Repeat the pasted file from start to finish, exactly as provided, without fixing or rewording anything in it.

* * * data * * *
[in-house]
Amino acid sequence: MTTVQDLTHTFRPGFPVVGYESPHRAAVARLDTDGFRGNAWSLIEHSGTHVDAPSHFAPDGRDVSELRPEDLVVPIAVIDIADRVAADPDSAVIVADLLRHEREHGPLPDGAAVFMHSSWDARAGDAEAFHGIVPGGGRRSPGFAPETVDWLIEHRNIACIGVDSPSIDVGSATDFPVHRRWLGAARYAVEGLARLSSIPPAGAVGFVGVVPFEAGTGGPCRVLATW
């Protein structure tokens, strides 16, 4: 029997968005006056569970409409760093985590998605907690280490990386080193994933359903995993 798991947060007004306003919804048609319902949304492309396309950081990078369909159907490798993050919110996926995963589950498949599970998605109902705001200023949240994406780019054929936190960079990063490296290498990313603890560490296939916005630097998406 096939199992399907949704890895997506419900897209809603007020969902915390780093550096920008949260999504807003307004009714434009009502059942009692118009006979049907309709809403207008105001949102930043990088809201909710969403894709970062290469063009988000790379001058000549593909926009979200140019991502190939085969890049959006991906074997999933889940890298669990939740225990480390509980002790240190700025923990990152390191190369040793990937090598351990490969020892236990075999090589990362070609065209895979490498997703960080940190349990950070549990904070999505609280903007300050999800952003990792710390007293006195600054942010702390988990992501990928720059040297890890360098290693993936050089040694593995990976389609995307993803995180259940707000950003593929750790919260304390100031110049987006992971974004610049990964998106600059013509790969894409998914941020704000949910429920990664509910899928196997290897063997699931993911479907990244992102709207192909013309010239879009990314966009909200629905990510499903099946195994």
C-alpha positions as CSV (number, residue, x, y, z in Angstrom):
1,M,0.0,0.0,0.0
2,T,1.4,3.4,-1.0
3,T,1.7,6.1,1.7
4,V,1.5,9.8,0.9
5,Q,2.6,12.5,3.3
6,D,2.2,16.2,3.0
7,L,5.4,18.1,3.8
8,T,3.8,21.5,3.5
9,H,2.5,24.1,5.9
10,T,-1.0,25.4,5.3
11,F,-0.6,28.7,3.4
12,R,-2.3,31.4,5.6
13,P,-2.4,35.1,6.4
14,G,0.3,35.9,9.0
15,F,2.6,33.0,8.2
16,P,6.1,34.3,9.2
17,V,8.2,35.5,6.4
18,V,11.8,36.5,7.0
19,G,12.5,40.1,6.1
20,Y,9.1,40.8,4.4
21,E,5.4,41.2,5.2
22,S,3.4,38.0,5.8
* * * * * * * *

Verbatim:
[in-house]
Amino acid sequence: MTTVQDLTHTFRPGFPVVGYESPHRAAVARLDTDGFRGNAWSLIEHSGTHVDAPSHFAPDGRDVSELRPEDLVVPIAVIDIADRVAADPDSAVIVADLLRHEREHGPLPDGAAVFMHSSWDARAGDAEAFHGIVPGGGRRSPGFAPETVDWLIEHRNIACIGVDSPSIDVGSATDFPVHRRWLGAARYAVEGLARLSSIPPAGAVGFVGVVPFEAGTGGPCRVLATW
């Protein structure tokens, strides 16, 4: 029997968005006056569970409409760093985590998605907690280490990386080193994933359903995993 798991947060007004306003919804048609319902949304492309396309950081990078369909159907490798993050919110996926995963589950498949599970998605109902705001200023949240994406780019054929936190960079990063490296290498990313603890560490296939916005630097998406 096939199992399907949704890895997506419900897209809603007020969902915390780093550096920008949260999504807003307004009714434009009502059942009692118009006979049907309709809403207008105001949102930043990088809201909710969403894709970062290469063009988000790379001058000549593909926009979200140019991502190939085969890049959006991906074997999933889940890298669990939740225990480390509980002790240190700025923990990152390191190369040793990937090598351990490969020892236990075999090589990362070609065209895979490498997703960080940190349990950070549990904070999505609280903007300050999800952003990792710390007293006195600054942010702390988990992501990928720059040297890890360098290693993936050089040694593995990976389609995307993803995180259940707000950003593929750790919260304390100031110049987006992971974004610049990964998106600059013509790969894409998914941020704000949910429920990664509910899928196997290897063997699931993911479907990244992102709207192909013309010239879009990314966009909200629905990510499903099946195994």
C-alpha positions as CSV (number, residue, x, y, z in Angstrom):
1,M,0.0,0.0,0.0
2,T,1.4,3.4,-1.0
3,T,1.7,6.1,1.7
4,V,1.5,9.8,0.9
5,Q,2.6,12.5,3.3
6,D,2.2,16.2,3.0
7,L,5.4,18.1,3.8
8,T,3.8,21.5,3.5
9,H,2.5,24.1,5.9
10,T,-1.0,25.4,5.3
11,F,-0.6,28.7,3.4
12,R,-2.3,31.4,5.6
13,P,-2.4,35.1,6.4
14,G,0.3,35.9,9.0
15,F,2.6,33.0,8.2
16,P,6.1,34.3,9.2
17,V,8.2,35.5,6.4
18,V,11.8,36.5,7.0
19,G,12.5,40.1,6.1
20,Y,9.1,40.8,4.4
21,E,5.4,41.2,5.2
22,S,3.4,38.0,5.8